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Welcome to the Cockney Rhyming Slang Translator!




Welcome ter the bleedin' Cockney translator from East London! Hairy Biscuits and Cheese type a phrase into the Charles Fox on the left, and learn 'a ter Rabbit and Pork like a true Londoner!

Please enter your phrase into the box to the left!
Why not translate your phrase into a different dialect? Click on one of the other options on the left! If there is a word or phrase that you think is omitted, then please Add a Word or Phrase to the Translators


Cockney Rhyming Slang Frequent Questions

We get a large number of emails asking questions about the different dialects featured on whoohoo.co.uk, and so we have compiled a list of our most frequently asked Cockney Rhyming Slang questions:

Where did Cockney Rhyming slang come from? Who invented it?
The phenomenon of Cockney Rhyming Slang (or Rabbit) is a code of speaking in which a common word can be replaced by the whole or abbreviated form of a well-known phrase which rhymes with that word.

Cockney Rhyming Slang has been evolving in the East End of London since the sixteenth century. It is thought to have originated from the seamen and soldiers who used the London docks, from the gypsies who arrived in the 1500’s, and from the Irish residents, the Jewish faction and all the other ethnic minorities which have made up the population of the East End.

It is also said to have originated as a secret way of communicating by coster mongers when carrying out illegal street trade in the mid-nineteenth century and has evolved into a complex and often very confusing “language”.

It is common practice to abbreviate cockney terms. It is perfectly normal for someone to “reduce”, for example, the term “butchers hook (look)” when used within a sentence, eg: “Take a butchers at that” (instead of “take a butcher’s hook at that”) or “Let’s go for a Ruby” (curry, instead of a “Ruby Murray”) or “Hello me old china” (mate, instead of “Hello my old china and plate”.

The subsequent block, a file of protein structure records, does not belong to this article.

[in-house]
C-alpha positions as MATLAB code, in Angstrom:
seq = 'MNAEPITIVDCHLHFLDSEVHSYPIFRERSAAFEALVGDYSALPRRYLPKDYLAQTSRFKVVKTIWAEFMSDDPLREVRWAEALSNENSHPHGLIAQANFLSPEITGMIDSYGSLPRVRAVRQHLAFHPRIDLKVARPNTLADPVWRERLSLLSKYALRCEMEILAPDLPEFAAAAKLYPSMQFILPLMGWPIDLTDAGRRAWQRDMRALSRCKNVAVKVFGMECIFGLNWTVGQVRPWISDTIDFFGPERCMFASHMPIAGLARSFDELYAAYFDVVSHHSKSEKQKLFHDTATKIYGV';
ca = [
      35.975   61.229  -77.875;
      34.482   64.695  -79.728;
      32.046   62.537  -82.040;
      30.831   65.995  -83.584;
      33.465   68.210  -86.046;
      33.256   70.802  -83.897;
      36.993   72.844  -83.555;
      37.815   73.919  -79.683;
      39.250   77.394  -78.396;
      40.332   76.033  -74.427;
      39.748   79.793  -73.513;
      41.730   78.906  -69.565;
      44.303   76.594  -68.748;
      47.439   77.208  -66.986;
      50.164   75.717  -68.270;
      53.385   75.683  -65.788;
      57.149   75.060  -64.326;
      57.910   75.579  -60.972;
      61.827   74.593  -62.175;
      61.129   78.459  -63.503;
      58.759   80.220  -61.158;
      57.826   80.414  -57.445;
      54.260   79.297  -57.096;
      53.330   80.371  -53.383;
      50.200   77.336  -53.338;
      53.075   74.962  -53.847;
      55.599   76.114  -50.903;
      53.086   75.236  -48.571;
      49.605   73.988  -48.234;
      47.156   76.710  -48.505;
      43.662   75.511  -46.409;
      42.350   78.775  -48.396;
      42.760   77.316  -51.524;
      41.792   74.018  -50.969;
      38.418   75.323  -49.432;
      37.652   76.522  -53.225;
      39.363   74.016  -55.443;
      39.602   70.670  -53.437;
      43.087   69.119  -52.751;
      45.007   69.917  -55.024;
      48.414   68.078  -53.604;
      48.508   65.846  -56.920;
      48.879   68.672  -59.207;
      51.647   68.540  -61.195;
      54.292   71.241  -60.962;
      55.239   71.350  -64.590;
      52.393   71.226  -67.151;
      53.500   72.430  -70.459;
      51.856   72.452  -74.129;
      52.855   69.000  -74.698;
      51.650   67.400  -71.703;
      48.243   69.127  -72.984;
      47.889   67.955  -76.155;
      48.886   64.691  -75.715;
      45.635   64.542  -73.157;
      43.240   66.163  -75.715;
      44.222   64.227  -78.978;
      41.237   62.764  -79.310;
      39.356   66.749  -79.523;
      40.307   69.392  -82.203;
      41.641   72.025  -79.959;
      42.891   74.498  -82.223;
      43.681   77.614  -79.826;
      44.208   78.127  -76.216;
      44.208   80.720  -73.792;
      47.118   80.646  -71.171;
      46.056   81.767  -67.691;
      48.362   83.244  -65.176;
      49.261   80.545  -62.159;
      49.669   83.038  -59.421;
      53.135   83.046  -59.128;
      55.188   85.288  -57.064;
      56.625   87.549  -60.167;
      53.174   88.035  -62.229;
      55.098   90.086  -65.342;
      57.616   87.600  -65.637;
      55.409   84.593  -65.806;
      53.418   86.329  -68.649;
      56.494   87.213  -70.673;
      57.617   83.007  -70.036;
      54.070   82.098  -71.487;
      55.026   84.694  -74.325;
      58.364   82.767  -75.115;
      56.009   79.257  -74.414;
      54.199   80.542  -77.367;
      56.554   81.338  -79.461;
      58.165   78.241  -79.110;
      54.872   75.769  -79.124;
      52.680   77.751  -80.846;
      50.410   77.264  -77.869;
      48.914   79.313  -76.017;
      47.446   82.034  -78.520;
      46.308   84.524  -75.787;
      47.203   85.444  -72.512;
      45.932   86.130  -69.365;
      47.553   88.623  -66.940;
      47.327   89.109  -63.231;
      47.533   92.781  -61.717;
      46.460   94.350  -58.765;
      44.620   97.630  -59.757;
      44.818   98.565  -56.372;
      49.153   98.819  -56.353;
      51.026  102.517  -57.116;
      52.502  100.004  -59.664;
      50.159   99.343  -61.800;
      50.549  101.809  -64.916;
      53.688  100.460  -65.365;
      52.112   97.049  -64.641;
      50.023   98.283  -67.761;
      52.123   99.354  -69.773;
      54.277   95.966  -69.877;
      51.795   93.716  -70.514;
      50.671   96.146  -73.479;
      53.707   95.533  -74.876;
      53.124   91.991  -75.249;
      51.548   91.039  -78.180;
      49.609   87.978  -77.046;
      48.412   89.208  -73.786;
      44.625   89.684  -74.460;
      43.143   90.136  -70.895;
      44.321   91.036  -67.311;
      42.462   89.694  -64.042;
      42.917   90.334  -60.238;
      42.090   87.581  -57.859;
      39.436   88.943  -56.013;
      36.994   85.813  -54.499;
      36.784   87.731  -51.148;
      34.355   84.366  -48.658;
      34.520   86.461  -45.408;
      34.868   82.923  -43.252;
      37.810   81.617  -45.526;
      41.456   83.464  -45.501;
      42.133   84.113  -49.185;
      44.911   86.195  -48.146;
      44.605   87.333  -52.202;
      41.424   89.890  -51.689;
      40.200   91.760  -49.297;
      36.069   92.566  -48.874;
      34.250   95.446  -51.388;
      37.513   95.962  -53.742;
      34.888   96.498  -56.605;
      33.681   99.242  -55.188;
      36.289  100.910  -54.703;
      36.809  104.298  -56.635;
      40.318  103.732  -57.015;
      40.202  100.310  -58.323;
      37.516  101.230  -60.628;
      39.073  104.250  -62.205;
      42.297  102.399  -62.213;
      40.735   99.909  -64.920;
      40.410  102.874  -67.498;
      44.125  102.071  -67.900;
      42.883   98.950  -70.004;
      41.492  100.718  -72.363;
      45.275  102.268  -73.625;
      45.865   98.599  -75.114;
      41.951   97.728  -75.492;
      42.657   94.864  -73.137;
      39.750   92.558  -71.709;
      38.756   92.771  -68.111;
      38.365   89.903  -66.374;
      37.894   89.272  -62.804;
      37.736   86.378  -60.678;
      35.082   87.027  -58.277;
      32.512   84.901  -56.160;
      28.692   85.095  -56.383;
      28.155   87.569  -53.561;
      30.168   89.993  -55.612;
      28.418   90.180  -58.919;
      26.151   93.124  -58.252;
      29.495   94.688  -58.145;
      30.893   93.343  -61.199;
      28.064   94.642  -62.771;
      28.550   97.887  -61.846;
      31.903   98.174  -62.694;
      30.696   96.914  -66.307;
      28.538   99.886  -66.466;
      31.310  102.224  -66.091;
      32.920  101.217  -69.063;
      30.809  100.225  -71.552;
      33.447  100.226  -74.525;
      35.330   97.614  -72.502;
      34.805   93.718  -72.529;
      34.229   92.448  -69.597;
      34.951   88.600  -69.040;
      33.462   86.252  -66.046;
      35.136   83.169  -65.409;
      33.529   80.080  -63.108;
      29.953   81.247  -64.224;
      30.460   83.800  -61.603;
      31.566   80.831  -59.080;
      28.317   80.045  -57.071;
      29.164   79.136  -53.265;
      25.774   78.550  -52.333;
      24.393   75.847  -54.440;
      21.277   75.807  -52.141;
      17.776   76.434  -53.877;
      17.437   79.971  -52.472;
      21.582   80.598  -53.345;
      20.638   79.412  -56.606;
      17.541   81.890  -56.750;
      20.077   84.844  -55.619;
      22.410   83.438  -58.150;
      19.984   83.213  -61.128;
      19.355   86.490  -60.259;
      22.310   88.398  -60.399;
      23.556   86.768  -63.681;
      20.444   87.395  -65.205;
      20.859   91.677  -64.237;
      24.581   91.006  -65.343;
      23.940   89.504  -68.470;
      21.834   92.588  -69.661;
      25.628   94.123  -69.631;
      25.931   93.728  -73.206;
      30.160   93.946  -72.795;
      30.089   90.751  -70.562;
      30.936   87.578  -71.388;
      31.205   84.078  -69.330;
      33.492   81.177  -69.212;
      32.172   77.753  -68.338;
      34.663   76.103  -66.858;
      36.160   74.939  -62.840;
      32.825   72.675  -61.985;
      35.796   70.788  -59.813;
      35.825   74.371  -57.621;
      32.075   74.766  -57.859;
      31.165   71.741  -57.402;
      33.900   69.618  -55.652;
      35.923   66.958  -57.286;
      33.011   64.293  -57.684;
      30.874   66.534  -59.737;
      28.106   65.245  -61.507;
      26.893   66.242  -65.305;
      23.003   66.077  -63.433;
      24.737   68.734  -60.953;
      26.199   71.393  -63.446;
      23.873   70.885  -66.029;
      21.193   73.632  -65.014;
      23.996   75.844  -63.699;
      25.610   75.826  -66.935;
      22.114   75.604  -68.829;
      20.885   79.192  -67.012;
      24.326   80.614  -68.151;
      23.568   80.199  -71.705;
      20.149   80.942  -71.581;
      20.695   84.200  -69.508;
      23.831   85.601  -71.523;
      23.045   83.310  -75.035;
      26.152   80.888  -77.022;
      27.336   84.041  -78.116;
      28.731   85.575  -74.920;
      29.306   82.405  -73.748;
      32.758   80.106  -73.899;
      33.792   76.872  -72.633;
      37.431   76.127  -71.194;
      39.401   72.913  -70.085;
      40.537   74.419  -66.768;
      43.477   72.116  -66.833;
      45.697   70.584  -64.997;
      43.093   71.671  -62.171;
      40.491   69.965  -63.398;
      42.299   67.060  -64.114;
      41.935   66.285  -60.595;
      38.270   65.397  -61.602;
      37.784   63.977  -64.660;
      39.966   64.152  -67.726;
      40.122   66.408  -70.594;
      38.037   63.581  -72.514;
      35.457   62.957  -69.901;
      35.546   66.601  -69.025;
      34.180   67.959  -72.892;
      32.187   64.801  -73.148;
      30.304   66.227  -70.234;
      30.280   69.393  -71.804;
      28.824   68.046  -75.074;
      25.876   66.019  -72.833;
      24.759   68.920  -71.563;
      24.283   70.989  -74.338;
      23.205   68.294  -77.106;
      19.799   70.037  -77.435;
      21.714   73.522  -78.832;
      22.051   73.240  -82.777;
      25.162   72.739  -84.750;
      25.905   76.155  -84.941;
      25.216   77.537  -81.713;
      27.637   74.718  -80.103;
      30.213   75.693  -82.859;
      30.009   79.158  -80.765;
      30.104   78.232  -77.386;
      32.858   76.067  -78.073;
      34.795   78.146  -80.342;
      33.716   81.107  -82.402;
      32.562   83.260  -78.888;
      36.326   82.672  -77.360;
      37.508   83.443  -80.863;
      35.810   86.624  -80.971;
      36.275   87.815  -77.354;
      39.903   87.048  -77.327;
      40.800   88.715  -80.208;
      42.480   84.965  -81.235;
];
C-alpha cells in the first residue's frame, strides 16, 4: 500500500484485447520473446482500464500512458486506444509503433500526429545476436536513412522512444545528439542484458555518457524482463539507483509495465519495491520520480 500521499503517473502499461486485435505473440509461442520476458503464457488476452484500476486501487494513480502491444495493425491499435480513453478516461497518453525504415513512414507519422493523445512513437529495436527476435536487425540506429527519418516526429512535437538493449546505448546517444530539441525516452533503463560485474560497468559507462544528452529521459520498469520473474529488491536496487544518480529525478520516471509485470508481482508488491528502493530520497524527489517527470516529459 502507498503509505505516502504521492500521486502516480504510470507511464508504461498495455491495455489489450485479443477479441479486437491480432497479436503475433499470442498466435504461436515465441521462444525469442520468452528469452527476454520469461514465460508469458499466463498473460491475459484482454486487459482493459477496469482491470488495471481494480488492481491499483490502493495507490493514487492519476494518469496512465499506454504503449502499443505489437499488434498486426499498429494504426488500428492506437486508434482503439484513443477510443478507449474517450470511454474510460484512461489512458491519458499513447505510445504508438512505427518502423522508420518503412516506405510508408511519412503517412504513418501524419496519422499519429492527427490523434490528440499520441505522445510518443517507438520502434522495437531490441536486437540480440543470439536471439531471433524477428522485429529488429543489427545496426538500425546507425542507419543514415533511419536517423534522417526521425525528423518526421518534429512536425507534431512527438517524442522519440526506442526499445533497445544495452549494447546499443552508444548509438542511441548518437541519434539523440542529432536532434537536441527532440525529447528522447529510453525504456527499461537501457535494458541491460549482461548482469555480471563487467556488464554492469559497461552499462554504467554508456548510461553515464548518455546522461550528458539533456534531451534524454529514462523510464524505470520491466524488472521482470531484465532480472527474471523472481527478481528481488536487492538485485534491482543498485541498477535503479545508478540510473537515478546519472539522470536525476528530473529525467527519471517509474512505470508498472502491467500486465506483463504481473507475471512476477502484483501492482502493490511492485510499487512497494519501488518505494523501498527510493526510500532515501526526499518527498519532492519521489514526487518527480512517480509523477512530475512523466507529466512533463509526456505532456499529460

What exactly classes someone as a Cockney? My wife says that I am one but I'm not so sure as I was born on the Old Kent Road.
'Cockney' is the term used to describe any person said to be born within the sound of the Bow Bells – the bells of St Mary-Le-Bow (“Bow Church”) – in Cheapside, London EC2. So if you can hear these bells down the Old Kent Road, you can truly call yourself a Cockney. However, unless the wind is blowing very strongly indeed from the north whilst the bells are ringing (and everything else is quiet!), I doubt very much that that you will hear them.

'Cockney' should not be used as a generic term for any person born in or around the general vicinity of London.


Why is seafood seen as 'traditional' cockney food?
Probably because of the nearness of the fish-rich East Coast and the once abundant quantities of cheap fish in the Thames. A century ago, oysters were plentiful and cheap (Colchester and Whitstable) so consequently, they were an East End staple, along with the salmon which ran abundantly in the Thames. Indeed, East End apprentices often complained about salmon being served too often. Pollution and over-fishing took care of that! Jellied eels too, were a very London recipe.